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Mexican Airline Blames Deadly Cuba Plane Crash on Deceased Pilots

July 17, 2018
3 min read
Mexican Airline Blames Deadly Cuba Plane Crash on Deceased Pilots

The Mexican company that leased the aircraft involved in one of the deadliest plane crashes in Cuba's history is blaming the tragedy on the two deceased pilots rather than maintenance issues on the 39-year-old Boeing 737-200.

Global Air, the Mexican airline that wet leased the 737 to Cuba's national flag carrier, Cubana de Aviación, said on Monday that the crash near Havana's Jose Marti Airport (HAV) in May happened because the pilots' takeoff angle was too steep. Using data from the aircraft's black boxes, Global Air says it reconstructed the crew's movements preceding the crash.

“This data reveals that the crew took off with the aircraft in a very pronounced angle of ascent, creating a lack of support that led to the fall of the aircraft,” Global Air said in a statement carried by the Miami Herald.

"Lack of support" isn't a technically correct term, but in this case most likely refers to a lack of lift caused by a steep takeoff in a heavily loaded airplane, creating a condition called an aerodynamic stall, which can result in a crash if it happens near the ground.

Flight 0972 was carrying 113 people from HAV to Holguín (HOG) on the eastern side of Cuba when it went down in a field shortly after takeoff, killing 112 passengers. Initially, three people survived, but two passengers later succumbed to their injuries in the hospital. The lone survivor, 19-year-old Mailén Díaz Almaguer, remains hospitalized.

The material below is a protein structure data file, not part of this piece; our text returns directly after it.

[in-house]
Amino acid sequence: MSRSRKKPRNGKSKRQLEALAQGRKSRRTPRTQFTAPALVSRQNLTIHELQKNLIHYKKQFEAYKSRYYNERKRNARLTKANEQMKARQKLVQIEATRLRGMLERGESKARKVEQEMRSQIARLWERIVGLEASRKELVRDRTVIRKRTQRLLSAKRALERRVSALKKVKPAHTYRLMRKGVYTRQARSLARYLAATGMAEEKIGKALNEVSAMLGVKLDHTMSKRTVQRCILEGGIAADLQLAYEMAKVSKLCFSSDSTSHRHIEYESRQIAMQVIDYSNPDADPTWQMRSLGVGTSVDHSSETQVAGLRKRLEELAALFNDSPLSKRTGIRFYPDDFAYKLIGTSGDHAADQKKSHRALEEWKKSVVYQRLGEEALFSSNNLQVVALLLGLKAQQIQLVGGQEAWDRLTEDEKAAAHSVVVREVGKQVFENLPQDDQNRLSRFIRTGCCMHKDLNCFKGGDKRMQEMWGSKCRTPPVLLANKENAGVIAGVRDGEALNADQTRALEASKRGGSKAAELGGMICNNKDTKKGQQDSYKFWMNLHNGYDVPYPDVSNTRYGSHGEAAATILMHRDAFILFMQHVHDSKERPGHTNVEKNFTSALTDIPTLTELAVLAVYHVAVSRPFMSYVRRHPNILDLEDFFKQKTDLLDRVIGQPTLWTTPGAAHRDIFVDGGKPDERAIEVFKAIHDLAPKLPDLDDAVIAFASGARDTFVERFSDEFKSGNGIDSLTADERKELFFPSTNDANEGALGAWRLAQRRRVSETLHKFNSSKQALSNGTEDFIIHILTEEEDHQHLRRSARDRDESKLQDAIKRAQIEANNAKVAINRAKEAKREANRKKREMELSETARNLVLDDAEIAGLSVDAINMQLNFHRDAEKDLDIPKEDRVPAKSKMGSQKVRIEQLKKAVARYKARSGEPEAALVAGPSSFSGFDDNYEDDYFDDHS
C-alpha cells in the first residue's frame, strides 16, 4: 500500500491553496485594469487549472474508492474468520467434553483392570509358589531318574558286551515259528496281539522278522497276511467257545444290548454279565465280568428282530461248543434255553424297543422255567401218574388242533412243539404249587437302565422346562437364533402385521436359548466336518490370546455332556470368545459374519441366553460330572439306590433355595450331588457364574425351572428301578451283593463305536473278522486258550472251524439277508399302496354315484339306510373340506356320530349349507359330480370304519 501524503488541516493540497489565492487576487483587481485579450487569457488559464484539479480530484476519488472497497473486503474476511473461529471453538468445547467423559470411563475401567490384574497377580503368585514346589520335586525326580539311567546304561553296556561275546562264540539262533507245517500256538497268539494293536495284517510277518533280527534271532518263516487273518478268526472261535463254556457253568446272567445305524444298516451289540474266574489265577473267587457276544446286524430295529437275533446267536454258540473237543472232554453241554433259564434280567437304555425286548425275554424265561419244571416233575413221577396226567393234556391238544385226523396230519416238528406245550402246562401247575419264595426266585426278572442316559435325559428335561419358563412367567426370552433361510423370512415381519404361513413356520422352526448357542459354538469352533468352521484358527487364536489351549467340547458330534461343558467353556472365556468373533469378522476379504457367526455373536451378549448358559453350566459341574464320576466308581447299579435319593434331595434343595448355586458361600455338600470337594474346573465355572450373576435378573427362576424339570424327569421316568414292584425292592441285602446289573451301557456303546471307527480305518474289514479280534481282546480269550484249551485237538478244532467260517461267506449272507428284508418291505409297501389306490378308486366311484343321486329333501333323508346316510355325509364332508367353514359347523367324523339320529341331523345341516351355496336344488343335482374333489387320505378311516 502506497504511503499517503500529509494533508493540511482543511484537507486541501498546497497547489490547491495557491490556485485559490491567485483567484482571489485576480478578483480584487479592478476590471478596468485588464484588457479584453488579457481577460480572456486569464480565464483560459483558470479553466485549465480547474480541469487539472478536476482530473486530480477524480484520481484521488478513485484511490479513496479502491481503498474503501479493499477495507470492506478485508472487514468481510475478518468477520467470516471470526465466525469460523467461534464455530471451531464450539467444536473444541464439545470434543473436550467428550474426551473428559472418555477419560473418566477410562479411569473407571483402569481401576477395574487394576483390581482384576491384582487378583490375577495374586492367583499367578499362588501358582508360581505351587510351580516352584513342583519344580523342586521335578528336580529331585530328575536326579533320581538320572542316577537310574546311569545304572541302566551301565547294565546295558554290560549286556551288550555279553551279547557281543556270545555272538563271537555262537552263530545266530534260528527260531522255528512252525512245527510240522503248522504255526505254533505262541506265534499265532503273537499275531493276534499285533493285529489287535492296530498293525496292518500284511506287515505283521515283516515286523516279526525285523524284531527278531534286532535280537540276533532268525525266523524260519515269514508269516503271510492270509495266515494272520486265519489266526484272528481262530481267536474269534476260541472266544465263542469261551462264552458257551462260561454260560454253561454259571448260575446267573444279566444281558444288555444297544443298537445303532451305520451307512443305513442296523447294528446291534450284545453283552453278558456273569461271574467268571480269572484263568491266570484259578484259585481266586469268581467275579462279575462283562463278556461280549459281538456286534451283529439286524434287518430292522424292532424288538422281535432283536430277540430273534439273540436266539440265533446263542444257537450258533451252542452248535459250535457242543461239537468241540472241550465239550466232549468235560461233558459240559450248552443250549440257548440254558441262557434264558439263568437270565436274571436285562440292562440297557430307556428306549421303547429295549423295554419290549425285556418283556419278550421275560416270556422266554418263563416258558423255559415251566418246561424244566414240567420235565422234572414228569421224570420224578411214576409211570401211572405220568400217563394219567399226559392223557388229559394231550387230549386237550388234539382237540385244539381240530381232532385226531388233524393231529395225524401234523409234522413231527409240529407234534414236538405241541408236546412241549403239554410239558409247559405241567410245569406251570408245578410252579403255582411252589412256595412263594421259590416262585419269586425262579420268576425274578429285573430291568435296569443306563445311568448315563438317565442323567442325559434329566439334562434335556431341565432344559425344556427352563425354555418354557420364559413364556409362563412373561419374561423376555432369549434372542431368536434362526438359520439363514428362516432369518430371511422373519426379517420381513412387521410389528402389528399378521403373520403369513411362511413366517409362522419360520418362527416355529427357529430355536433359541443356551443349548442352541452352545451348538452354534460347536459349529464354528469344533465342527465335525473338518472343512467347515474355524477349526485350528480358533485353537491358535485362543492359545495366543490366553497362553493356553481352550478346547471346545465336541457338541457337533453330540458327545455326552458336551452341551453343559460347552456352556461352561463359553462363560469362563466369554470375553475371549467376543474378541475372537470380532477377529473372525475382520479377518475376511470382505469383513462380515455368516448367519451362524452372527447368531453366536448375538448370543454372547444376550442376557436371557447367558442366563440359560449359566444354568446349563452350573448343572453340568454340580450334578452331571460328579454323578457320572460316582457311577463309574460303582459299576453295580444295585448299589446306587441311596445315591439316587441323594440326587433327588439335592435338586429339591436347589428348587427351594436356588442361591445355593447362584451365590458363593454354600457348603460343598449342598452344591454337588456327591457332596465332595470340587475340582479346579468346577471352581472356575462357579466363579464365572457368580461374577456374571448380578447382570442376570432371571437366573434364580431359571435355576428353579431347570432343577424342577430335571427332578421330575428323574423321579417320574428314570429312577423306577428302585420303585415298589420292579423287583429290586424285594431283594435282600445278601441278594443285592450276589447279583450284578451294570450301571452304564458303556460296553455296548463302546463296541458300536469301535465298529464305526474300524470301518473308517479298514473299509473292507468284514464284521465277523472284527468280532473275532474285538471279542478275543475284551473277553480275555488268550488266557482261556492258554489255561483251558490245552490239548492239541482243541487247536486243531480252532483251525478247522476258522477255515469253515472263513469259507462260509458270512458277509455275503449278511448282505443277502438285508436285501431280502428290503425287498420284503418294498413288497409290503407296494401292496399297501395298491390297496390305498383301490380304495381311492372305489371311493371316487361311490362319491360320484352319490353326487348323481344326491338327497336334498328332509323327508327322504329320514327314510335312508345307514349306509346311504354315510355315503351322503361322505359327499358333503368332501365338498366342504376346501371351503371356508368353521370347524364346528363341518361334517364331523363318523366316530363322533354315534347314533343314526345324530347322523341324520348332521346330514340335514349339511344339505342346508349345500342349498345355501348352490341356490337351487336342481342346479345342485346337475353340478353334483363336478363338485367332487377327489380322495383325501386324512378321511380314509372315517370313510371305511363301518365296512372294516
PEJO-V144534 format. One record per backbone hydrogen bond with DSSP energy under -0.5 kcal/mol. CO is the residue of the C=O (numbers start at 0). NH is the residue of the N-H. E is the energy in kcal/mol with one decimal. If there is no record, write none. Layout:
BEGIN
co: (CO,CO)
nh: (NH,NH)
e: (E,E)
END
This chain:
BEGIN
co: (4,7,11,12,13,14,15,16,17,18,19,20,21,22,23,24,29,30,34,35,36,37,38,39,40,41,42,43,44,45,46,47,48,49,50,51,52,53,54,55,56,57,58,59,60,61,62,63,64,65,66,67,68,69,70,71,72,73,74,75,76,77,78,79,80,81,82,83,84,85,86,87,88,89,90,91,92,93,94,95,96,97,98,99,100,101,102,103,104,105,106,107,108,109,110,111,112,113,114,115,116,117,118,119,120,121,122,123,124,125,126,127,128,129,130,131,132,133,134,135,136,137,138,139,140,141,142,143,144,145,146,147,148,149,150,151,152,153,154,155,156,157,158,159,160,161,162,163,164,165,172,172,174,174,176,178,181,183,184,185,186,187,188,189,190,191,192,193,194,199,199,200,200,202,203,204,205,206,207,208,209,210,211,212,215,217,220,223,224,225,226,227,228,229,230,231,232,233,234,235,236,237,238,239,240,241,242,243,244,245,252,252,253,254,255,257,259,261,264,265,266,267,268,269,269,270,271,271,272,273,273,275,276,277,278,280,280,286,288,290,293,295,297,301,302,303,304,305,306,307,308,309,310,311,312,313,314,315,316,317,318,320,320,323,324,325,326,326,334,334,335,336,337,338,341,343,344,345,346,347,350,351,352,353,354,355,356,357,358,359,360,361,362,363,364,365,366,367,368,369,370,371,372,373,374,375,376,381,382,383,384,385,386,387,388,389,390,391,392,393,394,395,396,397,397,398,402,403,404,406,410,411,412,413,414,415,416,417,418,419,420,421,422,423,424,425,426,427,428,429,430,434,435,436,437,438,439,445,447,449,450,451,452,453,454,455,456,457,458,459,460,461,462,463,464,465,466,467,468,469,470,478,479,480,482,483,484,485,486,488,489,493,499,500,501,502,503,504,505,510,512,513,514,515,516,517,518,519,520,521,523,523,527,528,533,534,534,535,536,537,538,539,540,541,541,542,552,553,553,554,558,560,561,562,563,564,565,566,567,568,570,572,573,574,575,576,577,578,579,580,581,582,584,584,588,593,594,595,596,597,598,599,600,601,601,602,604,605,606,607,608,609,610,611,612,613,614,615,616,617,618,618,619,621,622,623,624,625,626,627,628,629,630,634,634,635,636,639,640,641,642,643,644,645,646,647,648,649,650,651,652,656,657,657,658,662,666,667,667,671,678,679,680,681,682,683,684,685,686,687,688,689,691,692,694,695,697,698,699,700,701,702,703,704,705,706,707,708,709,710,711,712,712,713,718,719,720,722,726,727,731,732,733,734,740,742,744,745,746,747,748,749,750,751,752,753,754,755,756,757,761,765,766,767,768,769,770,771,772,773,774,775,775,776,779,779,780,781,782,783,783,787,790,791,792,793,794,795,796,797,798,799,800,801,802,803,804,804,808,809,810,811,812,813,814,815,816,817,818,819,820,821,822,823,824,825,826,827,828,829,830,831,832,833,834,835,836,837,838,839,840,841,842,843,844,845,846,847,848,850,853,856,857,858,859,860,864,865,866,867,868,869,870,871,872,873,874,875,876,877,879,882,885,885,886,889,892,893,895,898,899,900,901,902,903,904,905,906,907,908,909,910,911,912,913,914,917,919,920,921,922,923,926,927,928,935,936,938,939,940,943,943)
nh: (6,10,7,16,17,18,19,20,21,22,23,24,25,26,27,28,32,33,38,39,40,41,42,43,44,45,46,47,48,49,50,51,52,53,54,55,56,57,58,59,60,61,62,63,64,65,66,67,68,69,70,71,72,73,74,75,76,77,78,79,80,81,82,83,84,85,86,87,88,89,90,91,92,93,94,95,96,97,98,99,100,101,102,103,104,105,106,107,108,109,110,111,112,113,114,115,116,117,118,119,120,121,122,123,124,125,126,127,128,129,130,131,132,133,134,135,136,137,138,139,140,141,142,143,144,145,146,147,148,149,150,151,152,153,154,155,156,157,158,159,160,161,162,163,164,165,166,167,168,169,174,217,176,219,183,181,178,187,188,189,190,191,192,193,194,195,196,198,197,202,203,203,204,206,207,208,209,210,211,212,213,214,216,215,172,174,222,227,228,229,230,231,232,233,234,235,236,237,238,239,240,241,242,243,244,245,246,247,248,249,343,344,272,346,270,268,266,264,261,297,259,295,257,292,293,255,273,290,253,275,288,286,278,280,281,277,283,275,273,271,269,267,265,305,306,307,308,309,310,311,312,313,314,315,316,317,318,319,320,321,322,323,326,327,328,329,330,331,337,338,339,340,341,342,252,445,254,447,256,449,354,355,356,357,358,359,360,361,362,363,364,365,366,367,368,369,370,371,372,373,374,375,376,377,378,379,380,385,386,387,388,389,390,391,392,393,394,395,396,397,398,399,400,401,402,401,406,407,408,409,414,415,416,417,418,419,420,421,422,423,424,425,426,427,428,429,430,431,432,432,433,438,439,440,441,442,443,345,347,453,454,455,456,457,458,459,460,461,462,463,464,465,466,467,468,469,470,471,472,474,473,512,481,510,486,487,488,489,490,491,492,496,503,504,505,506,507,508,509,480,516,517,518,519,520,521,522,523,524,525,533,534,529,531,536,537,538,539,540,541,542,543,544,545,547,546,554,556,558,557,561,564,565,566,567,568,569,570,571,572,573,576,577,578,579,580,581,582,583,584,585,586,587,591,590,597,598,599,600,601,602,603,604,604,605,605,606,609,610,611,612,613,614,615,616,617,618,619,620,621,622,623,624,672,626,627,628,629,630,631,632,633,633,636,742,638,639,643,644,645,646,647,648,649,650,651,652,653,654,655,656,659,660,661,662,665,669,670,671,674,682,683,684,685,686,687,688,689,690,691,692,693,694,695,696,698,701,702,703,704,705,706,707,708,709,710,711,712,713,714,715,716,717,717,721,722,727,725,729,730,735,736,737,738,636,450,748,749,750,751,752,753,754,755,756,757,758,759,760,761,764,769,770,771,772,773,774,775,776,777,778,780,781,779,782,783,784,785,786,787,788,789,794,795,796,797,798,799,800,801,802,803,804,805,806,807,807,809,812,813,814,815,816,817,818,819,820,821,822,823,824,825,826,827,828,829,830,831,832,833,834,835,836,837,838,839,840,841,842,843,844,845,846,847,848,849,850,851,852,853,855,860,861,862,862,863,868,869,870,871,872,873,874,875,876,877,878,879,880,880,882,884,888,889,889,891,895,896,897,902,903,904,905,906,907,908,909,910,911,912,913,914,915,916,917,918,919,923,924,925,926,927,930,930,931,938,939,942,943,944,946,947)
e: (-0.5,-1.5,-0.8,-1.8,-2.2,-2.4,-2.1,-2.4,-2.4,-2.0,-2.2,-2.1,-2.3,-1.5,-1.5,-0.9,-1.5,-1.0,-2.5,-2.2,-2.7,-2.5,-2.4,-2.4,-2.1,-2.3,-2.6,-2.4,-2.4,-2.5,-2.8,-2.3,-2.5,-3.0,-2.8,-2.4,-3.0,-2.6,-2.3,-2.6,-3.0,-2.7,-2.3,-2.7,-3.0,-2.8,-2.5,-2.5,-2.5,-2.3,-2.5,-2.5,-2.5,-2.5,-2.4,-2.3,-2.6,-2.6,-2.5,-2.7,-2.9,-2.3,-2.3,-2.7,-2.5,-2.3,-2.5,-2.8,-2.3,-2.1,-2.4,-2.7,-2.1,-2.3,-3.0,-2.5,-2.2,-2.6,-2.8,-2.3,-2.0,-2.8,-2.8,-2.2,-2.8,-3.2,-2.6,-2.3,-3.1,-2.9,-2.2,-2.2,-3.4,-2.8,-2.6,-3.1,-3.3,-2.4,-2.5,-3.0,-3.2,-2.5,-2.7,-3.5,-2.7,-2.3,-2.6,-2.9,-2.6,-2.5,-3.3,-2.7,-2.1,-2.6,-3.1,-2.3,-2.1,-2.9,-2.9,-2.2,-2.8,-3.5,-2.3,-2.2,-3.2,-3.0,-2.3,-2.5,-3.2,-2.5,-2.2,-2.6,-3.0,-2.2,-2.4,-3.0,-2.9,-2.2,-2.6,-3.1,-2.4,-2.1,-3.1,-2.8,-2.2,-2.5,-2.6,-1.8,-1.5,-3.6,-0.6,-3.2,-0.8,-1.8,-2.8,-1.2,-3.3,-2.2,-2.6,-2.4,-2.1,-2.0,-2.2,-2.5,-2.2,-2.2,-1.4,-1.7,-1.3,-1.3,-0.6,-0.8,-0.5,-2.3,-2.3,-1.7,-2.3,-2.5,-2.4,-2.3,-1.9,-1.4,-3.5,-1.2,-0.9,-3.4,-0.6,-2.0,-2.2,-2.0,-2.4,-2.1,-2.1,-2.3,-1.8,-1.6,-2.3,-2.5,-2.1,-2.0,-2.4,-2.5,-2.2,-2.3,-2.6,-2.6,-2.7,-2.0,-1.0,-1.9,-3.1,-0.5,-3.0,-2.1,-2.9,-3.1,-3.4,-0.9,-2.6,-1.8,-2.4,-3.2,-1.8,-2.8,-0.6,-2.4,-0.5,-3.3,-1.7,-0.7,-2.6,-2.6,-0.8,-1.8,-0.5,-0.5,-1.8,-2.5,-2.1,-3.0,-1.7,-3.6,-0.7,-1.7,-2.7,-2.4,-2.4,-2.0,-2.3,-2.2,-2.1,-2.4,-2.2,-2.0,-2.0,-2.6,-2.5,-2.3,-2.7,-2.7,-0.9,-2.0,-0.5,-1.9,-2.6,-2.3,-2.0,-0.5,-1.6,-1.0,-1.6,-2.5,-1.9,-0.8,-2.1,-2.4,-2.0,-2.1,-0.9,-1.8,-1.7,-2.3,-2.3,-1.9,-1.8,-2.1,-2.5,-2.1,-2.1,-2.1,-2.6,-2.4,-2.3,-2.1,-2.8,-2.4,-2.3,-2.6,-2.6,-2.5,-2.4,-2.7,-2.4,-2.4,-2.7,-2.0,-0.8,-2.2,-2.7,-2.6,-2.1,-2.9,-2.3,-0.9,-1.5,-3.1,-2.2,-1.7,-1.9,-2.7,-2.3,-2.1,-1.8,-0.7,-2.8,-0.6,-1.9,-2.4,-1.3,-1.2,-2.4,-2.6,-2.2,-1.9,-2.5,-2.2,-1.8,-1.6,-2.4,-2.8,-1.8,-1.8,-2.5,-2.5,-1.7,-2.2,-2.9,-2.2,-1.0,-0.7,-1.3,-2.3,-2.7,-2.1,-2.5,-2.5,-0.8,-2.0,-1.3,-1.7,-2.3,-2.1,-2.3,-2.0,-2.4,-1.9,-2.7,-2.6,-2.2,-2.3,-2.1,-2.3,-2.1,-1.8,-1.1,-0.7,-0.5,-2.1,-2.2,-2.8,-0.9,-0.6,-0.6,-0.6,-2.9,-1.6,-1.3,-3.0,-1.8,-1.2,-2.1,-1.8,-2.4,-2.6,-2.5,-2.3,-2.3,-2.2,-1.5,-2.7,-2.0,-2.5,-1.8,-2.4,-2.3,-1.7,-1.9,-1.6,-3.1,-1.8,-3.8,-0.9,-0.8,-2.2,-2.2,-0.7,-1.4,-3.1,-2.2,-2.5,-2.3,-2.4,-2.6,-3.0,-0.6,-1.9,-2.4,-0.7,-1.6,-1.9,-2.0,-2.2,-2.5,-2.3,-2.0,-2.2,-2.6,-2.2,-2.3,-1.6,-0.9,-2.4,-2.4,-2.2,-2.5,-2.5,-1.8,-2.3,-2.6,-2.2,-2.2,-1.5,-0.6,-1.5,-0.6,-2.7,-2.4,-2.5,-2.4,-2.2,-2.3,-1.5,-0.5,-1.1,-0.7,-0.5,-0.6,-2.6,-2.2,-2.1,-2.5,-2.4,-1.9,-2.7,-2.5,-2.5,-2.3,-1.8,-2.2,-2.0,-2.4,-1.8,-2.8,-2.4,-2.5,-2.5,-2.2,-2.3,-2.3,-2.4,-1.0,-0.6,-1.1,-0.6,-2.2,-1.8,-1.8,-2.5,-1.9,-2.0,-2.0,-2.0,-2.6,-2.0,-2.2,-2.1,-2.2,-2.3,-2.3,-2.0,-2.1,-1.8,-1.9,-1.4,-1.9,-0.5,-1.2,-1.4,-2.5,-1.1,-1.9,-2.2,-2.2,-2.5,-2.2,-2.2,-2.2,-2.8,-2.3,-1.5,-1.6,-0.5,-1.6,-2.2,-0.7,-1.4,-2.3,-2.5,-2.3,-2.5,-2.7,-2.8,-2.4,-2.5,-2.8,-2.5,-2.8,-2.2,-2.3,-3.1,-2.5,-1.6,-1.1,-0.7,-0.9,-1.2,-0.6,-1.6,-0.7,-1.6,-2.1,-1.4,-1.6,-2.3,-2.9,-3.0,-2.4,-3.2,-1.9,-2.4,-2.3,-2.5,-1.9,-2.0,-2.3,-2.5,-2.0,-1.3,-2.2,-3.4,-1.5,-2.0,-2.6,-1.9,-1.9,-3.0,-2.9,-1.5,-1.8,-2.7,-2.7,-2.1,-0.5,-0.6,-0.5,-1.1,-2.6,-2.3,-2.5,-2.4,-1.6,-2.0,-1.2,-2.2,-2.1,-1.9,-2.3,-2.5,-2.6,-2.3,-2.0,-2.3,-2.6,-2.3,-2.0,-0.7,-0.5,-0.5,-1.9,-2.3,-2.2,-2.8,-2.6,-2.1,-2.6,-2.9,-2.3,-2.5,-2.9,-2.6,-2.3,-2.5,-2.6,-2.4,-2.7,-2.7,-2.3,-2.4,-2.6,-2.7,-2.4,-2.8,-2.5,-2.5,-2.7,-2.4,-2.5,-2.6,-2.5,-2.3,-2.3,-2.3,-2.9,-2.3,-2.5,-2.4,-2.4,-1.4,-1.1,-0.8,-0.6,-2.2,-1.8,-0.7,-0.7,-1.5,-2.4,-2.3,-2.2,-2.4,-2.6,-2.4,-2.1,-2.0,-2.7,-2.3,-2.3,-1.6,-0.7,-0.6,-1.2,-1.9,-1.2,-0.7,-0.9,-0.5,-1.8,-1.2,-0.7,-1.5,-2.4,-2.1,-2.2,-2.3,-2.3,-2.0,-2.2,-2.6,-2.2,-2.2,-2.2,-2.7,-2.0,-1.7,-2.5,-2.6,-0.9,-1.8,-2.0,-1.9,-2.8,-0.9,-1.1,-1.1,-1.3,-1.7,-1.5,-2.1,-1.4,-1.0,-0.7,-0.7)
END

A parallel investigation into the crash is being led by Cuba’s Institute of Civil Aviation and assisted by Mexico’s General Directorate of Civil Aeronautics, as well as Boeing, the engine manufacturer Pratt & Whitney and two US aviation bodies: the Federal Aviation Administration and the National Transportation Safety Board. Findings from that investigation have not yet been released. The black boxes and flight data recorder have been sent for further analysis to the NTSB, which says that it can take up to 18 months to determine the cause of a plane crash.

The Boeing 737-200 involved in the crash was built in 1979. The aircraft had previously received safety complaints during other wet-lease operations and had been put under investigation. Under the wet-lease agreement, Global Air (officially named Damojh Airlines) was fully responsible for the plane's maintenance.

One such safety complaint resulted in the aircraft being banned from Guyanese airspace in 2017 after the crew had repeatedly overloaded luggage exceeding the safety regulation on flights to Cuba, Guyana aviation officials told the AP.

Following the Havana crash, Mexico's National Civil Aviation Authority suspended Damojh's operations and put it under an operational audit to ensure its “current operating conditions continue meeting regulations” and help gather additional information for investigators in the wake of the crash.

The airline was audited in 2013 when a former pilot raised concerns to regulators about Damojh's inadequate maintenance standards, and again in 2010 for a problem with a landing gear that caused an emergency landing in Puerto Vallarta.

H/T: Miami Herald

Featured image by AFP/Getty Images